German Chancellor Angela Merkel recently said: ‘we can’t allow all of them here’, thus provoking criticism from certain quarters of the press and political spectrum.
Meanwhile, highly respected and prominent British Jews are also condemning their own Prime Minister for using the word ‘swarms’ in describing those trying to reach Europe.
In a rather unprecedented and strongly-worded statement, seen by The Point, the Jewish Council for Racial Equality commonly known as JCORE, said that they are ‘appalled’ by such description on the current situation in Calais where hundreds of the migrants are currently based.
Most of the refuges are struggling to enter the UK. But the Jews complained that the same situation reminded them of their ‘own experience’ as refugees fleeing the reign of Adolf Hitler.
The letter accepted and signed by over 200 Jews including 20 Rabbis said:‘People fleeing conflict and persecution are not to blame for the crisis in Calais; neither is our welfare system, nor the French government...above all we in the UK are not the victims here; we are not being invaded by a swarm’.
It is clear the Jews and other organisations are upset about the ‘treatment and description’ of the migrants.
Interestingly, others are also complaining that ‘governments are not doing enough’ to prevent them entering Europe. They argue that ‘African leaders should be able to respect, cherish and value their own citizens’.
Some newspapers and senior politicians across the continent are even demanding ‘more harsh measures’, further demanding ‘the military and other security personnel’ to aid the Border Police in preventing the migrants reaching here.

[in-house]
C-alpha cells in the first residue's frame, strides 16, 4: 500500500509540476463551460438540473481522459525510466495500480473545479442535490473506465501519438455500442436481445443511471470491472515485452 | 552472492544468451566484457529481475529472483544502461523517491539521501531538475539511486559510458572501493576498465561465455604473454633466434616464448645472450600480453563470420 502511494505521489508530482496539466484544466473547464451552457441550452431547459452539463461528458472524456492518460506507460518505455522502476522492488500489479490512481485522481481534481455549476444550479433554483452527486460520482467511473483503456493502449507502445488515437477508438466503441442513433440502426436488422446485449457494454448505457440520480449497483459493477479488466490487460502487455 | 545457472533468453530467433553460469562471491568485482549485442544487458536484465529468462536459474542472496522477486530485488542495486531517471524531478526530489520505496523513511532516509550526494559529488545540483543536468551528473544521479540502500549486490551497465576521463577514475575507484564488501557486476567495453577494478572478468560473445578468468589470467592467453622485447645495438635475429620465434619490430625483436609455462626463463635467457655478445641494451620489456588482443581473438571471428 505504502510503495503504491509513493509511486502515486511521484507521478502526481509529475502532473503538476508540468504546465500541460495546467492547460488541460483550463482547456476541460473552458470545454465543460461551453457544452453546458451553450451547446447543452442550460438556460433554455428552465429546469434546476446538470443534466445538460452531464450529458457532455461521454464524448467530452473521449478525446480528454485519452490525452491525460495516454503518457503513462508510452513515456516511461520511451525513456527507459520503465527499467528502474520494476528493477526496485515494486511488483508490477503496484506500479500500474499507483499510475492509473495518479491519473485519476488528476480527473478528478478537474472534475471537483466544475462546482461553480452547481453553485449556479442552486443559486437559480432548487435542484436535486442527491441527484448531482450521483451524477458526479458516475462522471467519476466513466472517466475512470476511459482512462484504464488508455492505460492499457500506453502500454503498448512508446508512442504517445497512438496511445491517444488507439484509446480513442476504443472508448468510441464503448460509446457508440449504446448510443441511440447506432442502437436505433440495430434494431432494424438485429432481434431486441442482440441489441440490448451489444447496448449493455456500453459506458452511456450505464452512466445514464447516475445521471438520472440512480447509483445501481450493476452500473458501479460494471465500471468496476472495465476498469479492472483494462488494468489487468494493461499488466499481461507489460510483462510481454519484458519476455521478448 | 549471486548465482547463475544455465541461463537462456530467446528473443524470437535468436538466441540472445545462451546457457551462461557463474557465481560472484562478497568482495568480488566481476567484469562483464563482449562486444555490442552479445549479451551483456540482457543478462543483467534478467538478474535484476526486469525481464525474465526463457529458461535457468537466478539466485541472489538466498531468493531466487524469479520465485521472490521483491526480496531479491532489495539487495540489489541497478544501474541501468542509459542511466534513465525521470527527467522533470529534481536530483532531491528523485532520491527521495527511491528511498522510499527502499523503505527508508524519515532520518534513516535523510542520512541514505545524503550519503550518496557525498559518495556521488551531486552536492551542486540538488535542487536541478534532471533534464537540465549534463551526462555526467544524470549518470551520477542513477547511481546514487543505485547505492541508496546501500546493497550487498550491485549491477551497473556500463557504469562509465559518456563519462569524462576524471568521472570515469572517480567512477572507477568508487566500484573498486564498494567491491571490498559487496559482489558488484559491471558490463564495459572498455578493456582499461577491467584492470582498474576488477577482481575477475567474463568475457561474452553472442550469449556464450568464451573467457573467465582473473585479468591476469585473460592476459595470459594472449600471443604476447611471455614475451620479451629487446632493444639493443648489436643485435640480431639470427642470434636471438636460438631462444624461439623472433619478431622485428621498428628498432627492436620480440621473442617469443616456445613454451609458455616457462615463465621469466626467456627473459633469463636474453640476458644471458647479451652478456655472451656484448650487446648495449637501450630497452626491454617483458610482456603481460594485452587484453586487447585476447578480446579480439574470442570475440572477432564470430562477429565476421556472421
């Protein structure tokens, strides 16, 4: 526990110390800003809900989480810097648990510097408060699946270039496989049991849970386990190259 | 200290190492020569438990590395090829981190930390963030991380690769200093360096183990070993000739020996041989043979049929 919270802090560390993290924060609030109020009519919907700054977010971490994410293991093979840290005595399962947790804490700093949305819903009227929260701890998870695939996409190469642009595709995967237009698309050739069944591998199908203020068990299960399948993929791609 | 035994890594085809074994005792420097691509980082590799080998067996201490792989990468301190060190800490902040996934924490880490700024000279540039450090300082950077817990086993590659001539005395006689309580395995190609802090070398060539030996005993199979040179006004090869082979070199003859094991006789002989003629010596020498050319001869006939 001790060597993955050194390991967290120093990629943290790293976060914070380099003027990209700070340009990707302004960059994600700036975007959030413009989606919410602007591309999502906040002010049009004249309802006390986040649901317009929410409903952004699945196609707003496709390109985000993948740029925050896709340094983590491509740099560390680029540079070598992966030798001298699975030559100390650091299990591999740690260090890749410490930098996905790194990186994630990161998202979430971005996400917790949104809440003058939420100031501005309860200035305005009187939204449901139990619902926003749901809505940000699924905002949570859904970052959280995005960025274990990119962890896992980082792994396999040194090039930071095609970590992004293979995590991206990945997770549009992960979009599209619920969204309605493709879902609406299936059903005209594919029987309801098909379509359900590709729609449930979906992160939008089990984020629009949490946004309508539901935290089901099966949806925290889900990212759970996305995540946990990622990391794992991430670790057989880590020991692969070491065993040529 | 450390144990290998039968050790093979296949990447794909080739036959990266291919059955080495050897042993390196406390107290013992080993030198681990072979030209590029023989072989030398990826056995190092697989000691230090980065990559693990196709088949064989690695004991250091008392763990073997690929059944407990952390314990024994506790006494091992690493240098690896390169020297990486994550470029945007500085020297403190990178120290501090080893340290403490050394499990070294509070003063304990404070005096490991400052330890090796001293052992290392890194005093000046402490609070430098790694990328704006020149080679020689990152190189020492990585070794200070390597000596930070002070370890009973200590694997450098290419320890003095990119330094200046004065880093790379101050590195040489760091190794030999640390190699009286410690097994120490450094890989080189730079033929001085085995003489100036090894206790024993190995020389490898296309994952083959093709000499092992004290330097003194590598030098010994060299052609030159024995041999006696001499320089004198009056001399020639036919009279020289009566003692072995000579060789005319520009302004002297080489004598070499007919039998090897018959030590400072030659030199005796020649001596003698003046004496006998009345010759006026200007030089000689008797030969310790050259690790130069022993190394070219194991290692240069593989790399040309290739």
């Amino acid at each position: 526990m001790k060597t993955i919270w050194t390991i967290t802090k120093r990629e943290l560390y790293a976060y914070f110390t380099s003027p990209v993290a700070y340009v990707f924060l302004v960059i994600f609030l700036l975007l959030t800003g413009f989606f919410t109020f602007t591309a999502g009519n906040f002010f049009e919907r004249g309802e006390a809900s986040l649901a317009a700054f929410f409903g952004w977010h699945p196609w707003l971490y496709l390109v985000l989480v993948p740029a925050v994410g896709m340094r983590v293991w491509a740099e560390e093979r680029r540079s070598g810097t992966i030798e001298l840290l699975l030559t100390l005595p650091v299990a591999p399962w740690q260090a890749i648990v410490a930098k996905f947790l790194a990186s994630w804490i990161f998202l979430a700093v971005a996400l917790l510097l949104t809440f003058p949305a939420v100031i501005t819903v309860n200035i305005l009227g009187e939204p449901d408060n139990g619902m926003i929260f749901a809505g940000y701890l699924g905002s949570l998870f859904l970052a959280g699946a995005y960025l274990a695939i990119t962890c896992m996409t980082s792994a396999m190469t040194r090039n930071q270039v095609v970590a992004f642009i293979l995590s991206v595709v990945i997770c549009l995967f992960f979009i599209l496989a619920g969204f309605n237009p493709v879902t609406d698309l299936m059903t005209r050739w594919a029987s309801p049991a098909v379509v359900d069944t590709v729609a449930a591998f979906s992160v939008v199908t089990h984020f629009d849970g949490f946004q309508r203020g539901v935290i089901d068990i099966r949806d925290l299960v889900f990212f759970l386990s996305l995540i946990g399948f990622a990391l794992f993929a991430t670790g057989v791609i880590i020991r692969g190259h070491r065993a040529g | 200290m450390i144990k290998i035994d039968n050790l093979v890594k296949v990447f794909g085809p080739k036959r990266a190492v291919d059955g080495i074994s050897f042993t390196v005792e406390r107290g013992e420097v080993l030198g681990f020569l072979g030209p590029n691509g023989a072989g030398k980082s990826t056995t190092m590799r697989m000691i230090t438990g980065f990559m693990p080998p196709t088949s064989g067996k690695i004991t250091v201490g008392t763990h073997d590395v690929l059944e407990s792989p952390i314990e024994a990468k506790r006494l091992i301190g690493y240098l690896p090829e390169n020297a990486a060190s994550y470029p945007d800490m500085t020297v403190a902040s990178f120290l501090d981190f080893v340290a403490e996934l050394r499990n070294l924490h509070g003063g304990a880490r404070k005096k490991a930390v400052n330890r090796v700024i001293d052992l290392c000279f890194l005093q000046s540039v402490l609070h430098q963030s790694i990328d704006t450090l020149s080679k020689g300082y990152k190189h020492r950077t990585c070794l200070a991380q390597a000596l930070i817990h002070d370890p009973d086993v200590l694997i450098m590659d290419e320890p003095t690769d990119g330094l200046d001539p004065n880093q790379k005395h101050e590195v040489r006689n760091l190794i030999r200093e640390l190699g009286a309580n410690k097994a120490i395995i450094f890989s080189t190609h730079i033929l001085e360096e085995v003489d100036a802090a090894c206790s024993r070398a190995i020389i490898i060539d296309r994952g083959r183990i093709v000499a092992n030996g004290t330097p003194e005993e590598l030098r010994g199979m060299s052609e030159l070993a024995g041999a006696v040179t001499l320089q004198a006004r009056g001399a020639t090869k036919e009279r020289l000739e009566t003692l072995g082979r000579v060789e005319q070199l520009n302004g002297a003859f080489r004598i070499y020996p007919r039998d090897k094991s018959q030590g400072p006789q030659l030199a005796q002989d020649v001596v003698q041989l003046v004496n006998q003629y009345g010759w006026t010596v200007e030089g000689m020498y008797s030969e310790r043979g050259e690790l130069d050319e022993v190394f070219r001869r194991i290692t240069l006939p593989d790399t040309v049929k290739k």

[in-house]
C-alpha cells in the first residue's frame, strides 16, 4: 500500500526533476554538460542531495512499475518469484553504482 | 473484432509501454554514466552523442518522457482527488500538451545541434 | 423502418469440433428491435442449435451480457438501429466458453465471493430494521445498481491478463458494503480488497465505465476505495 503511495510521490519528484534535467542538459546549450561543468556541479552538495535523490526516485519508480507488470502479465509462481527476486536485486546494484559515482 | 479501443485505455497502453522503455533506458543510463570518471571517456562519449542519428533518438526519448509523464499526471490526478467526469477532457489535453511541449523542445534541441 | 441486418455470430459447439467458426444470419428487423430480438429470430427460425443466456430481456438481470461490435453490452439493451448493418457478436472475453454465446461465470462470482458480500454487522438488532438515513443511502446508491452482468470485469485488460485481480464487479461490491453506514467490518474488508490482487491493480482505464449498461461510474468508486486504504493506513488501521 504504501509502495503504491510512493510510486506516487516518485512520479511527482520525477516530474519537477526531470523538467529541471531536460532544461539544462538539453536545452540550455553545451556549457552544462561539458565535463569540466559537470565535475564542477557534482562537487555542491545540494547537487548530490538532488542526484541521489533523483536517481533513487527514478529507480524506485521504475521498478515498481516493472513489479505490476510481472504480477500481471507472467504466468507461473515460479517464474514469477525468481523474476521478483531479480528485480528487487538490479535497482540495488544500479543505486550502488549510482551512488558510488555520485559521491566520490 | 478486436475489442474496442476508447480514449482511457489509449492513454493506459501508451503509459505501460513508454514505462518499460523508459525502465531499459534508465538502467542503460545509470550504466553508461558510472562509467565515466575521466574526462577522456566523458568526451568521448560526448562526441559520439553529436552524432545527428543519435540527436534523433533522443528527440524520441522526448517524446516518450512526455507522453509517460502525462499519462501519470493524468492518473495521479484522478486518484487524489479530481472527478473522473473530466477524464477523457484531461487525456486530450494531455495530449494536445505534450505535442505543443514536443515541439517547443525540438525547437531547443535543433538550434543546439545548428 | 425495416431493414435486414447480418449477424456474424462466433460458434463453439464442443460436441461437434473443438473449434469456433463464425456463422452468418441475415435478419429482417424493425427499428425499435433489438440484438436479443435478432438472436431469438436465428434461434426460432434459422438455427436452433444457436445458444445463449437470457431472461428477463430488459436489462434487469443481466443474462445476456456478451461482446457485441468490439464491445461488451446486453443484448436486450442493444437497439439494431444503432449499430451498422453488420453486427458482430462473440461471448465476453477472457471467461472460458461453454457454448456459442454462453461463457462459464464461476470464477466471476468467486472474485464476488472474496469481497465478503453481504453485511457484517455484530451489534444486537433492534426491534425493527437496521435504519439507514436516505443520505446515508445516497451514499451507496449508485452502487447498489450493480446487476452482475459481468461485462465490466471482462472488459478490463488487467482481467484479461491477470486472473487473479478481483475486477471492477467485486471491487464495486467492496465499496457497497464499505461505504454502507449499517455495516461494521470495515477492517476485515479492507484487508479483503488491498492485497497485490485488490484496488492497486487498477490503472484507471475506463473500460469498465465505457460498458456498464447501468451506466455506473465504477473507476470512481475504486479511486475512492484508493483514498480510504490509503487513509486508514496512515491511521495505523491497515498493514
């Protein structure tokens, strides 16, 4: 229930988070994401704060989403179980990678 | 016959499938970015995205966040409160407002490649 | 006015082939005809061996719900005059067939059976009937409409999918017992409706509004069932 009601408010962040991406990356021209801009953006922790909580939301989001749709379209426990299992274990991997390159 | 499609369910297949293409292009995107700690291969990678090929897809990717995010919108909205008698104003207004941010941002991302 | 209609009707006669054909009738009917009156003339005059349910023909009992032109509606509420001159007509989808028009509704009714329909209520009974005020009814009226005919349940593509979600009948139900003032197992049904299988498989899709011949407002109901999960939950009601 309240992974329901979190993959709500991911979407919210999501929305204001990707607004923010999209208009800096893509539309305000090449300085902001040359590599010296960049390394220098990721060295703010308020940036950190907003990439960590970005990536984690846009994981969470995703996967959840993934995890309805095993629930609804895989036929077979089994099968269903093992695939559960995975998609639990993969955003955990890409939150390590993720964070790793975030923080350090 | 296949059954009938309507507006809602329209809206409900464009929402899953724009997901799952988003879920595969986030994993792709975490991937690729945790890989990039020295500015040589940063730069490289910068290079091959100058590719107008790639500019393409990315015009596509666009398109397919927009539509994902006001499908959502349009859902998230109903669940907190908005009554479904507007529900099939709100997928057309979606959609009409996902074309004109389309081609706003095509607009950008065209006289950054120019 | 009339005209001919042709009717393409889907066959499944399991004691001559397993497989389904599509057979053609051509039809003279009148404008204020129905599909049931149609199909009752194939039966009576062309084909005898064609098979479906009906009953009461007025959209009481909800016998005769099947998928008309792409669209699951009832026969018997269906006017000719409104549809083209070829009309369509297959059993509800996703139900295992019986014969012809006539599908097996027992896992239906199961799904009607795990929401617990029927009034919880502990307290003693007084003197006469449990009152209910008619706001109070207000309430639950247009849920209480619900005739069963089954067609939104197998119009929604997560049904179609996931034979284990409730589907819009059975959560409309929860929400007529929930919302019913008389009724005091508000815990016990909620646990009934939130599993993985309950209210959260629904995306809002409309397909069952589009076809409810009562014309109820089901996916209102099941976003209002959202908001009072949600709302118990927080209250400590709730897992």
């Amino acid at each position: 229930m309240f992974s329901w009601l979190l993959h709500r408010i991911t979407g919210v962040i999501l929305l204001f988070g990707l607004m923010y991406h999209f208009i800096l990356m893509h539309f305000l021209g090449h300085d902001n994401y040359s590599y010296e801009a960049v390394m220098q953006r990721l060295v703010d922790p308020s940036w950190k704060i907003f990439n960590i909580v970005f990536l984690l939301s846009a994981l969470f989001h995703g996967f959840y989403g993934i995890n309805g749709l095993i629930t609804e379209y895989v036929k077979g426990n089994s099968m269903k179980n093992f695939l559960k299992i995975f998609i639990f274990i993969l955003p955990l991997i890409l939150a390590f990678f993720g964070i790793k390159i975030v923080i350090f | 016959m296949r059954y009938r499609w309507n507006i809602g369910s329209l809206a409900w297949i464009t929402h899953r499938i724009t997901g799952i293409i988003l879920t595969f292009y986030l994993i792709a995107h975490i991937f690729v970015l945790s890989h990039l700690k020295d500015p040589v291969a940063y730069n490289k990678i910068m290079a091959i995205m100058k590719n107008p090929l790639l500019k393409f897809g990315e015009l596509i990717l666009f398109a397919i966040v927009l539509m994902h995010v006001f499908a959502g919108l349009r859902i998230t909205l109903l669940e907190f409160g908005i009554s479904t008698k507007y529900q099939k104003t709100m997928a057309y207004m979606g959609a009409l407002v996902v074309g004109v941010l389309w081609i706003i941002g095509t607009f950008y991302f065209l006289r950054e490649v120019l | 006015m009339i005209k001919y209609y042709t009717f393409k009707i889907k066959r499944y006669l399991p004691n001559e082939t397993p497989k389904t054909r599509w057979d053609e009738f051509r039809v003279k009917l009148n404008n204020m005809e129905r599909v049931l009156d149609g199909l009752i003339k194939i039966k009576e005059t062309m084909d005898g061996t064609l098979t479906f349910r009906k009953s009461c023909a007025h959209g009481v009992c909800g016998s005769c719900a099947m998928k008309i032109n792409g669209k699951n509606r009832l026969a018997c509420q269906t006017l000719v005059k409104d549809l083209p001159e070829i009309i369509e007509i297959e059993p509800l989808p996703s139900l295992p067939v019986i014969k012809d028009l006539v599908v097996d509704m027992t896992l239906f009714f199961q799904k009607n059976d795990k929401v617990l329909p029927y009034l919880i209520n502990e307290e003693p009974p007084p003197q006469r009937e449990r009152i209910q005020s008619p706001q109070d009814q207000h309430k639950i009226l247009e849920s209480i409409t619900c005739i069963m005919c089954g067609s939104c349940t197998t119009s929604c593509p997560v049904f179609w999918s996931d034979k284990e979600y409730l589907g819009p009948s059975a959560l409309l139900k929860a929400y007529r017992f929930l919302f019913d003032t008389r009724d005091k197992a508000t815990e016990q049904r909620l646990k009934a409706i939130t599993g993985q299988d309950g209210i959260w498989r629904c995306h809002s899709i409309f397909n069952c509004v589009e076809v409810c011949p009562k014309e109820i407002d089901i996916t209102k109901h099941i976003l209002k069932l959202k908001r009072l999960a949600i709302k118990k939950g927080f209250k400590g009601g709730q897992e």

A few days ago, the UK Foreign Secretary, Philip Hammond, an influential official in the current government, said: ‘Marauding African migrants are a threat to Britain’s standard of living and social structure’. His comment also attracted severe criticism, some describing it as ‘inflammatory’.
However, the Conservative’s policy on immigration is also clear. Most of the migrants in their view are not seen as ‘genuine refugees fleeing persecution, but merely economic migrants hunting for better living’ and thus allowing them in will attract more newcomers.
As a result of the debate, governments are under pressure on how to deal with the migrants, sometimes resulting in disturbing circumstances. For example, the European Commission with other non governmental organisations have demanded an explanation from Spain, over the drowning of about 15 African migrants from North Africa, apparently from ‘tear gas and rubber bullets’.
Omar Ceesay, one of the refugees in Calais for the past three months, is still reluctant to give up. Speaking to this correspondent recently, he simply said: Pushing me back now will be far too much... it’s just like pushing me over the Denton Bridge in Banjul’.
Whatever the case, the debate over African migrants fiercely continues in Europe, as they keep protesting to be accepted as refugees.